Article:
The U.S. Virgin Islands Department of Planning and Natural Resources and the Government of the Virgin Islands brought an action against companies that had owned an alumina refinery and an oil refinery on St. Croix. Judge Harvey Bartle wrote the opinion in Barnes v. Century Aluminum Company, Slip Copy, 2013 WL 3356421 (D.Virgin Islands June 28, 2013) after considering the motion of Lockheed to exclude the opinion testimony of Dr. Bradley Sample.
Judge Bartle noted that the Third Circuit had stated on numerous occasions that the Federal Rules of Evidence Rule 702 was comprised of three requirements: qualification, reliability, and fit.
In order to judge reliability, the court should concentrate on whether the expert’s conclusion is “based on the methods and procedures of science rather than on subjective belief or unsupported speculation,” rather than looking only at the expert’s conclusion itself. This analysis may include factors such as:
(1) whether the method has a testable hypothesis;
(2) whether the method has been peer reviewed;
(3) the known or potential rate of error;
(4) the existence and maintenance of standards controlling the technique’s operation;
(5) whether the method is generally accepted;
(6) the relationship of the technique to established reliable methods;
(7) the qualifications of the expert witness testifying based on the methodology; and
(8) the non-judicial uses to which the method has been applied.
Judge Bartle said that as long as an expert’s scientific testimony was based on good grounds, that is—"based on what is known"—it should be tested by "the adversary process. That process is any competing expert testimony as well as an active cross–examination, rather than excluding the expert’s testimony from a jury’s consideration in a concern that it may not understand its complexities or satisfactorily weigh its issues. Expert testimony must also bear some relation to the “particular disputed factual issues in the case.” This, the judge explained, was described as question of relevance.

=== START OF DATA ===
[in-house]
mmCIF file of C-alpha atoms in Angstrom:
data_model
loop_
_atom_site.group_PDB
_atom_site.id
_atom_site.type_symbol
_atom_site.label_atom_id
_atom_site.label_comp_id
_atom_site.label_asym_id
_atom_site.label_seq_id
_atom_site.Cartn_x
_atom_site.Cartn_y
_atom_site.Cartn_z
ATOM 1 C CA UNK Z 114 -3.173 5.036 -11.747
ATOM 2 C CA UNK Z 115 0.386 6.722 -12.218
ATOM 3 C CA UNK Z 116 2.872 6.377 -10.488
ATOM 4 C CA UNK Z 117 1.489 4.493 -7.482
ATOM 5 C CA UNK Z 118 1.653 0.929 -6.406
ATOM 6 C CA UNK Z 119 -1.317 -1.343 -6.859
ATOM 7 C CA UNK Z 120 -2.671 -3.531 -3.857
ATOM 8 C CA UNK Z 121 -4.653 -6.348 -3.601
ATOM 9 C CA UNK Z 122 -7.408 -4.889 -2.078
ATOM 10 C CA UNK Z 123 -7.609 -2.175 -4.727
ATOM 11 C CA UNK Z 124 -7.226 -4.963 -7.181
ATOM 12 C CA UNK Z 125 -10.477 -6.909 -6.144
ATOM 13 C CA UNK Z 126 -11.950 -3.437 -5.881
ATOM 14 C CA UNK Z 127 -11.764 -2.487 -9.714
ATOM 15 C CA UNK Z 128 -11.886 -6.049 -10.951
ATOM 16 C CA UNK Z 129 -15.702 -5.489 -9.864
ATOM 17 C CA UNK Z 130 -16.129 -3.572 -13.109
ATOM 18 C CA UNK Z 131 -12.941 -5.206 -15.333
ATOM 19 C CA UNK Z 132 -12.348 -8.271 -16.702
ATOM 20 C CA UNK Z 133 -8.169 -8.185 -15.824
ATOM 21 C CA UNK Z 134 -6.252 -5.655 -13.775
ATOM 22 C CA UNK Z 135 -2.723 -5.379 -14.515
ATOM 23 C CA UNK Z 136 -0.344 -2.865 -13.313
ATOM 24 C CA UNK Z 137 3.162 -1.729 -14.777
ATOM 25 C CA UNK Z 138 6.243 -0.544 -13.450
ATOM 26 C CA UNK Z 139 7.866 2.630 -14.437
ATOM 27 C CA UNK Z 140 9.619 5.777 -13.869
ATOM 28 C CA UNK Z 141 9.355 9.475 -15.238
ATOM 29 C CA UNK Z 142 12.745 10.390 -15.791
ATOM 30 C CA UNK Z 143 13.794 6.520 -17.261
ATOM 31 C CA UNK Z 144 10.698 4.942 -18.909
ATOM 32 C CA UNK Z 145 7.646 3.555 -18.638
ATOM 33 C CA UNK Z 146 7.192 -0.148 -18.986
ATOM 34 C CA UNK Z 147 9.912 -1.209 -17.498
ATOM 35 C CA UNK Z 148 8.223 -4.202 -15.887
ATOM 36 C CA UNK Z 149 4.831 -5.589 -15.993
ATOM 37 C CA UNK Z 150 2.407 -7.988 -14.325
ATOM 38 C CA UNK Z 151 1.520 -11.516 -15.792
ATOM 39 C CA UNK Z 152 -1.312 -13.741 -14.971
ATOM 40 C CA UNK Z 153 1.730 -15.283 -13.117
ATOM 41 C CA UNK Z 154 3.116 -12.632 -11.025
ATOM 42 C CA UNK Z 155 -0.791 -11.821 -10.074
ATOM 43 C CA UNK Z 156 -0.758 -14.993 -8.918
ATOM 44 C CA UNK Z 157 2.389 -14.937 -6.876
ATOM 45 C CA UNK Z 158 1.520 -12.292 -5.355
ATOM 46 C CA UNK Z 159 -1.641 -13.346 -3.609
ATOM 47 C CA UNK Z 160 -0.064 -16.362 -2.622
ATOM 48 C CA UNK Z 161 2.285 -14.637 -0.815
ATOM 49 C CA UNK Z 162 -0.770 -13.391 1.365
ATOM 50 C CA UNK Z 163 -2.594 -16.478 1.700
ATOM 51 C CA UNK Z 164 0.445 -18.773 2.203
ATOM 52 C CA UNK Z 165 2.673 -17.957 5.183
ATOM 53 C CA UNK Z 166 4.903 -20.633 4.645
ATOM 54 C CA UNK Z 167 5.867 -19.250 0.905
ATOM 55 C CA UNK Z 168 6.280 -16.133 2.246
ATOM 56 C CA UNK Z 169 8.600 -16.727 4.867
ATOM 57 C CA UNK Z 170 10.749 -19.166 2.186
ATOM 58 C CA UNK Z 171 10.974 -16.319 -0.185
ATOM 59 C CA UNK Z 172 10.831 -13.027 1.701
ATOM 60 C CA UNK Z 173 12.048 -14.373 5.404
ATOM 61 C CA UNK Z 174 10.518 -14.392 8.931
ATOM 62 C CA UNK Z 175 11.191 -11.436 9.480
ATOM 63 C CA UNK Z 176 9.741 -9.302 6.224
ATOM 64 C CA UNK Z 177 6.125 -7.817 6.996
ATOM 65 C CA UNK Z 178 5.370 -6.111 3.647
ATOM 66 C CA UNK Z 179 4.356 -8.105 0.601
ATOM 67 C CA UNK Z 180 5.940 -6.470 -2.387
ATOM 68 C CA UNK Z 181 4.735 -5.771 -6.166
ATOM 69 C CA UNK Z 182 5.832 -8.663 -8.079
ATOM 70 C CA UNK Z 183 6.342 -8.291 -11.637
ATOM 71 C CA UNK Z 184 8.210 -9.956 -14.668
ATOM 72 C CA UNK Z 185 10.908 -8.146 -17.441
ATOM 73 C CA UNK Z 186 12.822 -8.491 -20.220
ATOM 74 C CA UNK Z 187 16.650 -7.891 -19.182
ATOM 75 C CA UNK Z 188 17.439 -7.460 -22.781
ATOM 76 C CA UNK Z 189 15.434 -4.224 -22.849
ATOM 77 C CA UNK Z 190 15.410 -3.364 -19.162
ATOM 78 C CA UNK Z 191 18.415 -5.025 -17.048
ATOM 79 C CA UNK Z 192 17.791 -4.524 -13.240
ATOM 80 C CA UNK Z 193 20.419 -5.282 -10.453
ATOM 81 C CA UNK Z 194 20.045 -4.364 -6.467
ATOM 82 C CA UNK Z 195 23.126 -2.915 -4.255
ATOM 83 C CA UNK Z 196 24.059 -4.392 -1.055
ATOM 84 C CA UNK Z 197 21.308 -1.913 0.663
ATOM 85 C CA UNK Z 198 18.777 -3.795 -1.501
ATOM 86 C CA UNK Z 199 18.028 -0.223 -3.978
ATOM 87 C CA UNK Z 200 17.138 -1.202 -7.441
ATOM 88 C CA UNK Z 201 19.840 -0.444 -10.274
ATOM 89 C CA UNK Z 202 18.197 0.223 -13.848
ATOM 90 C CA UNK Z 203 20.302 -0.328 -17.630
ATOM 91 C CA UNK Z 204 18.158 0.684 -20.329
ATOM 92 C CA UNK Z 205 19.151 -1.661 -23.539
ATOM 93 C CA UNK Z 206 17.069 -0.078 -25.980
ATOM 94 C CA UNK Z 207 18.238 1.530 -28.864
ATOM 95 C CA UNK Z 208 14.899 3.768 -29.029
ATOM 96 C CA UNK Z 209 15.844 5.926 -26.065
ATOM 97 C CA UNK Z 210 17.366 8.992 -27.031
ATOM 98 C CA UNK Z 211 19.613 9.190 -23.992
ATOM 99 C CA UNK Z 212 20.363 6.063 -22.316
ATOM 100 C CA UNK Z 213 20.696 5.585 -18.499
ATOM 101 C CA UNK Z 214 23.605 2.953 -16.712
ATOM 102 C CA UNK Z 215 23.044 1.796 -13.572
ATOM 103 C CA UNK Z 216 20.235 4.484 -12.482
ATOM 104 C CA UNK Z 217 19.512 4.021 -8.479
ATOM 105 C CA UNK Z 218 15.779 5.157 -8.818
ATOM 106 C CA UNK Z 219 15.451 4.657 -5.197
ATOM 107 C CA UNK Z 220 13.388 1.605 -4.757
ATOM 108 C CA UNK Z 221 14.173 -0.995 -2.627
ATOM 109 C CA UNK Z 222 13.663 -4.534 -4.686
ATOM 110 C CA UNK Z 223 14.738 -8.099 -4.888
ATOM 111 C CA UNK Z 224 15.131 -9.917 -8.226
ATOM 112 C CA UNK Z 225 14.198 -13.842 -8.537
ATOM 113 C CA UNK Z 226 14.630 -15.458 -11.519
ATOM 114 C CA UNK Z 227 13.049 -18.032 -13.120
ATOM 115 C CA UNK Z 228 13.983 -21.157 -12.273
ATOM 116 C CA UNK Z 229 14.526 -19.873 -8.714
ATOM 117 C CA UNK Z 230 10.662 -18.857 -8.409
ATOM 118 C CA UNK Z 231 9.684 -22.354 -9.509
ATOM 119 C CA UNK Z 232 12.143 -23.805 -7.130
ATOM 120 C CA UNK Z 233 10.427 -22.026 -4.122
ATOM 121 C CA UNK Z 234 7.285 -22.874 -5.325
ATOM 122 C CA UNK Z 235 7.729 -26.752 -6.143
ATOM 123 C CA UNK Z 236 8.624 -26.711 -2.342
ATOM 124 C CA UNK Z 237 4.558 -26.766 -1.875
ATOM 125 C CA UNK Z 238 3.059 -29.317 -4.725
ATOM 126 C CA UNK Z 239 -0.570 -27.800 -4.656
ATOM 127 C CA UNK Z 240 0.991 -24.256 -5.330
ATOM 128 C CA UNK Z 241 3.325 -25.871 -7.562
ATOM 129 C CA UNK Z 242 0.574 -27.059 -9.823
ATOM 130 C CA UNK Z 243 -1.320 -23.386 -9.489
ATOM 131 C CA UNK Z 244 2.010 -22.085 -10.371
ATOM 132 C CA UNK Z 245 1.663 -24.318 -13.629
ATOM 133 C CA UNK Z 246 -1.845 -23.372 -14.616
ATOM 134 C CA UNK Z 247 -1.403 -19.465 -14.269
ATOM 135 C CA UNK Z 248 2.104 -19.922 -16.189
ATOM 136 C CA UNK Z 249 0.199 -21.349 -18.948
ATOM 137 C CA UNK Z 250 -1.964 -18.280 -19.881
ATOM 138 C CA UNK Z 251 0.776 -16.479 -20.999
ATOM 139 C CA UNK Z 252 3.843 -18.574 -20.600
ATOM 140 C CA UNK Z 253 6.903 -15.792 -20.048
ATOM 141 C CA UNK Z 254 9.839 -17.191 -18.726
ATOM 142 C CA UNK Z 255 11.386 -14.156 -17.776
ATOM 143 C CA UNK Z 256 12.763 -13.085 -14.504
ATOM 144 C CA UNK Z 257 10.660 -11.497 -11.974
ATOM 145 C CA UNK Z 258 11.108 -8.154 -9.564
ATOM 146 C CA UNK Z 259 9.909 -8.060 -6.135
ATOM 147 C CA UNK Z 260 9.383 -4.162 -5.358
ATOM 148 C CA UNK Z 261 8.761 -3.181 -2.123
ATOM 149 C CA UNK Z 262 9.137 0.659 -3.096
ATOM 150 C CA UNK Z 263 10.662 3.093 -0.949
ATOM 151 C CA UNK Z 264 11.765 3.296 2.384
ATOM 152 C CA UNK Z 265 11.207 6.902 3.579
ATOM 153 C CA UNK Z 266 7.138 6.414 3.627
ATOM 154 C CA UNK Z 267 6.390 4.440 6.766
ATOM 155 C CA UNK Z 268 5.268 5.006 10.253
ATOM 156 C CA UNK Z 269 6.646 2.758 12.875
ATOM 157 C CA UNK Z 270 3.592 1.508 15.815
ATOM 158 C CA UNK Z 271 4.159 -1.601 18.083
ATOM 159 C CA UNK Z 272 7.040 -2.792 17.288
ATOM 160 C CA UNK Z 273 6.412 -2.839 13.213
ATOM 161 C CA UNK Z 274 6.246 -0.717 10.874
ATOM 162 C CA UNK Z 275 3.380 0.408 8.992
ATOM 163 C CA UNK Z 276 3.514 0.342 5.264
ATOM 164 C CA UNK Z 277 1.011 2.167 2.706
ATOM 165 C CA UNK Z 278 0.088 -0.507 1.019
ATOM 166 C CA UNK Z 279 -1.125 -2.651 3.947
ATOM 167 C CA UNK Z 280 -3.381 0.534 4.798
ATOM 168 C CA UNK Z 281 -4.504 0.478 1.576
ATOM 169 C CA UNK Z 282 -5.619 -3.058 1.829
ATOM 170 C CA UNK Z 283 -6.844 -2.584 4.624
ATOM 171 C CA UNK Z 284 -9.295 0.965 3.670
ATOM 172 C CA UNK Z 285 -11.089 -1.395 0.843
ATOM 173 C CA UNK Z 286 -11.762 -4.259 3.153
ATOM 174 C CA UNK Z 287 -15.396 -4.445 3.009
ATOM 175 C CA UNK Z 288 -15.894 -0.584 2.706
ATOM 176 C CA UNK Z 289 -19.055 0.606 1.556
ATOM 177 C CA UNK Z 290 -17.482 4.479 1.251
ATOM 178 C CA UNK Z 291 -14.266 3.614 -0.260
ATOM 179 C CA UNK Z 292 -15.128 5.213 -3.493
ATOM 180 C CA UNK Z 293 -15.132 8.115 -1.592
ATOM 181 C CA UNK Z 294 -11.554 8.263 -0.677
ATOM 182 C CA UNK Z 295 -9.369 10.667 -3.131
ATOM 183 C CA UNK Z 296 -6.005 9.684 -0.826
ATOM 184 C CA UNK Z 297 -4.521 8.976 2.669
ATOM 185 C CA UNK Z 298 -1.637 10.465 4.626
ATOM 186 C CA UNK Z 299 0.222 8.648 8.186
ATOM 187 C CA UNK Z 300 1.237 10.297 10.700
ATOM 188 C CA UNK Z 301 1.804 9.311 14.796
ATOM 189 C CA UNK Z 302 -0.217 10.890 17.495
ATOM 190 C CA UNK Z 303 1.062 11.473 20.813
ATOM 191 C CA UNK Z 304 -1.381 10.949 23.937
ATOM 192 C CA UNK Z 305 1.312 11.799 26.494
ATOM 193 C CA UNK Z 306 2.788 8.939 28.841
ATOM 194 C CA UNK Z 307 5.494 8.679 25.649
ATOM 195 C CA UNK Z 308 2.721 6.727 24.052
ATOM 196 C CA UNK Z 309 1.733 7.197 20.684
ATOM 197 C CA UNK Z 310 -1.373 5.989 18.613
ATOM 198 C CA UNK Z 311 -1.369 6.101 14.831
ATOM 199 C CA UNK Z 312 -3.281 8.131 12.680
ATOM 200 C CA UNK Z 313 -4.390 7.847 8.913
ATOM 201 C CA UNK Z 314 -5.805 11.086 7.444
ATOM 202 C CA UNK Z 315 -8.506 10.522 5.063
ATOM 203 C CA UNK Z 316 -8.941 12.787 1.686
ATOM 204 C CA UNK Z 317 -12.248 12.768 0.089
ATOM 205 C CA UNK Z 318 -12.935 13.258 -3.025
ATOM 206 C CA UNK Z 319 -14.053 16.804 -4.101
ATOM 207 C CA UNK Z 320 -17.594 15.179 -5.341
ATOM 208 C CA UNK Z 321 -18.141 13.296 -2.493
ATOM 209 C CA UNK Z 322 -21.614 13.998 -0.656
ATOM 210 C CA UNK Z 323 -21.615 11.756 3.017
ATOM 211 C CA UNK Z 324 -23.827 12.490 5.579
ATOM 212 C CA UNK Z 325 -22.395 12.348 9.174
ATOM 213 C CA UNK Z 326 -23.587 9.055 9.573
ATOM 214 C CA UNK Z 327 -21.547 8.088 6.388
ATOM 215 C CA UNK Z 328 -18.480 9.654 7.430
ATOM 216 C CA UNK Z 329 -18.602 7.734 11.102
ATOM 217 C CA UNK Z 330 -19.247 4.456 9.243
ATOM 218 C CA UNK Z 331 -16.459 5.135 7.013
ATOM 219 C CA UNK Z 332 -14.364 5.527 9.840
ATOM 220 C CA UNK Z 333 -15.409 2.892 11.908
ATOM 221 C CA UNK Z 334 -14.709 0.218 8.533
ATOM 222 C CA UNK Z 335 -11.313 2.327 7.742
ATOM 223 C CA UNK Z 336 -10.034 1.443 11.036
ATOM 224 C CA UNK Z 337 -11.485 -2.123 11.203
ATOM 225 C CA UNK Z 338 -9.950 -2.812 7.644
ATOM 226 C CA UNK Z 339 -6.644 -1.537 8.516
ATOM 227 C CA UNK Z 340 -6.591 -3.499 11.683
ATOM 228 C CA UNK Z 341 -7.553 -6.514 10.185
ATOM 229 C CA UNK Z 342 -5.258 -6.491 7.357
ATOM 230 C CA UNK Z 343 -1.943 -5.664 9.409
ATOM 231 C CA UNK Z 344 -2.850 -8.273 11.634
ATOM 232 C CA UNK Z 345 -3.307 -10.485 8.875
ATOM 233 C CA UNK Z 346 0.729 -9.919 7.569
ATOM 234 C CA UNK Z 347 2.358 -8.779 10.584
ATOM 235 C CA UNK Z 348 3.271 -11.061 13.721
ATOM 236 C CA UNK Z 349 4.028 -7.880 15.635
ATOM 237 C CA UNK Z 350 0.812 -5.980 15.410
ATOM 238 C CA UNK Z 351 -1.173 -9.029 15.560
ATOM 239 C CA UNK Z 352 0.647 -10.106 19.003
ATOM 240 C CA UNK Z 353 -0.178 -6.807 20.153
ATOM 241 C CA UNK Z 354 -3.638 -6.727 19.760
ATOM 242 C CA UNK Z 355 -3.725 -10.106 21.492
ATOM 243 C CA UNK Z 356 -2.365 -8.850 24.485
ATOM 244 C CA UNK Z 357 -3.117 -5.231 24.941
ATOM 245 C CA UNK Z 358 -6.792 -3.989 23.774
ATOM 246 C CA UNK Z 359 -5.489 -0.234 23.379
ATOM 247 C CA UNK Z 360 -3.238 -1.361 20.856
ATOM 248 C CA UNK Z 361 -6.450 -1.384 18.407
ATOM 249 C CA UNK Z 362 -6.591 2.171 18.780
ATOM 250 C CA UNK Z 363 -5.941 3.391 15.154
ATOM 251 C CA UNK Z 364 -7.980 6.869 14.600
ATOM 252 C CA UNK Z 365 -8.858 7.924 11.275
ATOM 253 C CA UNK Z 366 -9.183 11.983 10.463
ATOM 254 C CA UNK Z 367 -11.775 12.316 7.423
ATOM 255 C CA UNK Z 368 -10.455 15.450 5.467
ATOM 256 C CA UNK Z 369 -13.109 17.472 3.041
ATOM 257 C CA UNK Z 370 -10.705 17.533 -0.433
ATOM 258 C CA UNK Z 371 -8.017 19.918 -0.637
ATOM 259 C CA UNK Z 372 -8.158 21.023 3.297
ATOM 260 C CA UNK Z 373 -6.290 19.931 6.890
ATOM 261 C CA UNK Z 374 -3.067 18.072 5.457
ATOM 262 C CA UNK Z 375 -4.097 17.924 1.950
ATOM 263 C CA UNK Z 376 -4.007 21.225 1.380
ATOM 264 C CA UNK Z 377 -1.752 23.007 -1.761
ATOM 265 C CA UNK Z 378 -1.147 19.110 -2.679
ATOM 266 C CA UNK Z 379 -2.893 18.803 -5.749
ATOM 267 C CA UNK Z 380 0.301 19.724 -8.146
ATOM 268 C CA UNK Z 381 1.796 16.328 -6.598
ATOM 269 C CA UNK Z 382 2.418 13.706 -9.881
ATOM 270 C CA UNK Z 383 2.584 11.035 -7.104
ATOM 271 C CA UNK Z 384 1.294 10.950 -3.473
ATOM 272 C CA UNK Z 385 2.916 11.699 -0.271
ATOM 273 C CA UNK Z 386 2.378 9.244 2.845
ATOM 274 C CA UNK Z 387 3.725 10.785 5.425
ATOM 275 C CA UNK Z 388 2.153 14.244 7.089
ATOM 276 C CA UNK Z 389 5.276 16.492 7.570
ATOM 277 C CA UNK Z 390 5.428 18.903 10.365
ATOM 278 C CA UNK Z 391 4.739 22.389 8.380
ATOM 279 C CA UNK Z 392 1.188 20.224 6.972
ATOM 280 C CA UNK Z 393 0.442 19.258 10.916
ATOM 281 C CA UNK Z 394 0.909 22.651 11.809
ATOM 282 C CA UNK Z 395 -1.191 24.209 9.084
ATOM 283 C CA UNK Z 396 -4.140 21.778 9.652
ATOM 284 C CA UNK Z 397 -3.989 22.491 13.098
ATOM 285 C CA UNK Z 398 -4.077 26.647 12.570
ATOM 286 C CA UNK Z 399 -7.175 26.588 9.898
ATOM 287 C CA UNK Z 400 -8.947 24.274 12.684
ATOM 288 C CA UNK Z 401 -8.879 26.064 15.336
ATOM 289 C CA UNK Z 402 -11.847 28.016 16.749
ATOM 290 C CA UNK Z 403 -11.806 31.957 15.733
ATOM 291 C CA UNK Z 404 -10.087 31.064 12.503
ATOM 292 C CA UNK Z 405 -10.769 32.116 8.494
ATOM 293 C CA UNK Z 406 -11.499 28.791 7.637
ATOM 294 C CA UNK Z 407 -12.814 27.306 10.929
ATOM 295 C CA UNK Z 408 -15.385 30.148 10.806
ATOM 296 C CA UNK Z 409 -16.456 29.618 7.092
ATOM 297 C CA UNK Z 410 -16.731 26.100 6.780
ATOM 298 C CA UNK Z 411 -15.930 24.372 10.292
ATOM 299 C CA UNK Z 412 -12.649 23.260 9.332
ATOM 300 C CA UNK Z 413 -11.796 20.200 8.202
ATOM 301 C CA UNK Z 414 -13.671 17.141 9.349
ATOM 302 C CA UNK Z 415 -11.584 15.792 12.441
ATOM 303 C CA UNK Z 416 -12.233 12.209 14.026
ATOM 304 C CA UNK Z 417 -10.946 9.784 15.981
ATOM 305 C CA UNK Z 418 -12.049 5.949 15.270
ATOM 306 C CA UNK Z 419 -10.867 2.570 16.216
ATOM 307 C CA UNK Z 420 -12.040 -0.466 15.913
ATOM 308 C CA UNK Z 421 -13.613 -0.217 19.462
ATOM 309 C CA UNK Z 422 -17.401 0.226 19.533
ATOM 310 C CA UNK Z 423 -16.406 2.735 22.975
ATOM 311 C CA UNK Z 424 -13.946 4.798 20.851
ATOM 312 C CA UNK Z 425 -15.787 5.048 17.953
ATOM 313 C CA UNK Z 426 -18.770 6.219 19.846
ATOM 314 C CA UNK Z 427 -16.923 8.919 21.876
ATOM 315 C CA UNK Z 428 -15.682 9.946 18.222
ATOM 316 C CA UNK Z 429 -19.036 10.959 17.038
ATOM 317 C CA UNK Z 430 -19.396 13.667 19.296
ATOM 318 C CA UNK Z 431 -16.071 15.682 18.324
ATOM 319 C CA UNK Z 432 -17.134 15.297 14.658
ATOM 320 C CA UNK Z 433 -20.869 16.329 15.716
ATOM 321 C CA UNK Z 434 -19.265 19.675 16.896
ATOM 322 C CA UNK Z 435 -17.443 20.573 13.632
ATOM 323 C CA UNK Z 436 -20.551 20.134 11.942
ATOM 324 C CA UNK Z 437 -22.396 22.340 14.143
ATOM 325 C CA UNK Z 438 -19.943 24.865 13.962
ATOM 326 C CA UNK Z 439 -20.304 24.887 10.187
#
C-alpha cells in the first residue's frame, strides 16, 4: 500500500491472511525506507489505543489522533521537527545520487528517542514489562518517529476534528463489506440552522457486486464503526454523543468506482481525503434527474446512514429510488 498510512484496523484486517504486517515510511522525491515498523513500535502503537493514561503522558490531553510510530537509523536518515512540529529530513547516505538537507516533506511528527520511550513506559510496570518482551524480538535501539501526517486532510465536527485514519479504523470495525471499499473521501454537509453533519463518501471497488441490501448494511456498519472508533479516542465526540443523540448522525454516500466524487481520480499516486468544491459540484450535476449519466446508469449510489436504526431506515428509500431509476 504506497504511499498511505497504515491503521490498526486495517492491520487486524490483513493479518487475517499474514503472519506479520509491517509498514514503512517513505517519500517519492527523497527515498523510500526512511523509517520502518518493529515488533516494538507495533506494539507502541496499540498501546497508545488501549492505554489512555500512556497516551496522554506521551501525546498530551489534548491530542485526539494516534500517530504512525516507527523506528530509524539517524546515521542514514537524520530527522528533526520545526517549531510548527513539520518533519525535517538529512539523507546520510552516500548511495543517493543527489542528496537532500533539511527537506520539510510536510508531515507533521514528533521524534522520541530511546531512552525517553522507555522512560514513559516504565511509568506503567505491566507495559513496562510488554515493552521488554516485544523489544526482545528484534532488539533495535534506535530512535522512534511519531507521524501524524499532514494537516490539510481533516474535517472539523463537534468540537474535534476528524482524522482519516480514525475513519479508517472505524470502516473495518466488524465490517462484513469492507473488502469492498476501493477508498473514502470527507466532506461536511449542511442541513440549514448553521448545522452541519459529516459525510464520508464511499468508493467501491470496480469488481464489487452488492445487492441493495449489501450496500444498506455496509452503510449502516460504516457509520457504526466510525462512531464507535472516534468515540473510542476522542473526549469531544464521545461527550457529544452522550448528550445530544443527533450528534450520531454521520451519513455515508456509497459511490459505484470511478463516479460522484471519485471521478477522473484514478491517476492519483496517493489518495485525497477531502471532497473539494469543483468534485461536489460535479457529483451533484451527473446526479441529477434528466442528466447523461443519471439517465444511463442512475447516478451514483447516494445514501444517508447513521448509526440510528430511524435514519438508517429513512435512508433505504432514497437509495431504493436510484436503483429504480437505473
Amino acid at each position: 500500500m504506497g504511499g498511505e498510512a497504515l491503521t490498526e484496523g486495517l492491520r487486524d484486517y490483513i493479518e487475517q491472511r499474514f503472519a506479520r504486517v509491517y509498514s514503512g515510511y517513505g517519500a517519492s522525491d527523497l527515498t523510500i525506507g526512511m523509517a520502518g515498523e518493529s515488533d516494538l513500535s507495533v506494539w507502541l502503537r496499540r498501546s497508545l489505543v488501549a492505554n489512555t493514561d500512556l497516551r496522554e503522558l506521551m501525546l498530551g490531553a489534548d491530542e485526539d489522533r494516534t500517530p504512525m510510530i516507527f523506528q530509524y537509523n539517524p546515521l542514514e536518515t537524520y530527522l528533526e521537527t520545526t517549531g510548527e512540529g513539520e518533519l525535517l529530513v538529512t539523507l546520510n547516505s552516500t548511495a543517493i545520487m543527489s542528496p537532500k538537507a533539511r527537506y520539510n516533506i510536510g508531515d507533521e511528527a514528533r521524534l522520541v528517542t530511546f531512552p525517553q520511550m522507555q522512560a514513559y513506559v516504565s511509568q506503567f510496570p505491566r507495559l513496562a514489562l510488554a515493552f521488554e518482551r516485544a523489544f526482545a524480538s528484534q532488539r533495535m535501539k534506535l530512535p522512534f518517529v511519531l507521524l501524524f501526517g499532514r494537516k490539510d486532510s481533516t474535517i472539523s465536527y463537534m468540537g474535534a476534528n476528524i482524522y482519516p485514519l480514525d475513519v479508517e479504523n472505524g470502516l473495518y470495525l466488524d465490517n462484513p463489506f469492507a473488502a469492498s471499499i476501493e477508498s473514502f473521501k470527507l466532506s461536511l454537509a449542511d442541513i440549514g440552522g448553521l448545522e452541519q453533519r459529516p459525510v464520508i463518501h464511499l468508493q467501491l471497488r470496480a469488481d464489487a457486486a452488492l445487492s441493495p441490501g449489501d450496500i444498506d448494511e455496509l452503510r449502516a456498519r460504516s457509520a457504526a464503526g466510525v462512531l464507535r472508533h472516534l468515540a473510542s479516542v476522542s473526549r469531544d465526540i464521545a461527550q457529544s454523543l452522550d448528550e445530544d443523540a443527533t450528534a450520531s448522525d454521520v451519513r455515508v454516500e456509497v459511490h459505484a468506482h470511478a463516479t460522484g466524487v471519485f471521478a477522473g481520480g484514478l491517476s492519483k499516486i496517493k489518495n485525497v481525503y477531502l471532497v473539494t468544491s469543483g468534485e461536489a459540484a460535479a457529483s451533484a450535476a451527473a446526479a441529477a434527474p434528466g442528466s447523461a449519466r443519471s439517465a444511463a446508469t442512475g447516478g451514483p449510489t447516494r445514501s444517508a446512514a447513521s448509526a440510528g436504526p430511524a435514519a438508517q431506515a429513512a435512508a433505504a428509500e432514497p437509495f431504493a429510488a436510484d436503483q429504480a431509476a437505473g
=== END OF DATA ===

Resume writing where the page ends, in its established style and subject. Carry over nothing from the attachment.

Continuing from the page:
The plaintiffs retained Dr. Bradley Sample to evaluate ecotoxicity and ecological risks associated with contamination by hazardous substances from bauxite ore processing at the old St. Croix Alumina plant. Dr. Sample earned a doctorate degree in wildlife ecology and a Masters degree in entomology. He authored more than 100 peer-reviewed publications and presentations in ecotoxicology and ecological risk assessment.
Judge Bartle explained that Dr. Sample purposefully selected sampling locations with high concentrations of contaminants in order to gather information about its toxicity. This type of risk assessment, the judge noted, was the same methodology Dr. Sample applied for the EPA. His methodology was reliable under Daubert for these goals. If Lockheed sought to challenge the methodology being used in this context, Judge Bartle said that it could do so on cross-examination.
Lockheed also argued that Dr. Sample ignored evidence of impacts from other sources of contamination. However, the judge believed that he did not ignore that evidence, and as a result, there was no reason to exclude his testimony.
Quoting a Third Circuit case, Judge Bartel wrote:
"As long as an expert’s scientific testimony rests upon good grounds, based on what is known, it should be tested by the adversary process—competing expert testimony and active cross–examination—rather than excluded from jurors’ scrutiny for fear that they will not grasp its complexities or satisfactorily weigh its inadequacies."
Dr. Sample’s testimony was important for the plaintiffs at trial, and the judge would not strike it without valid grounds.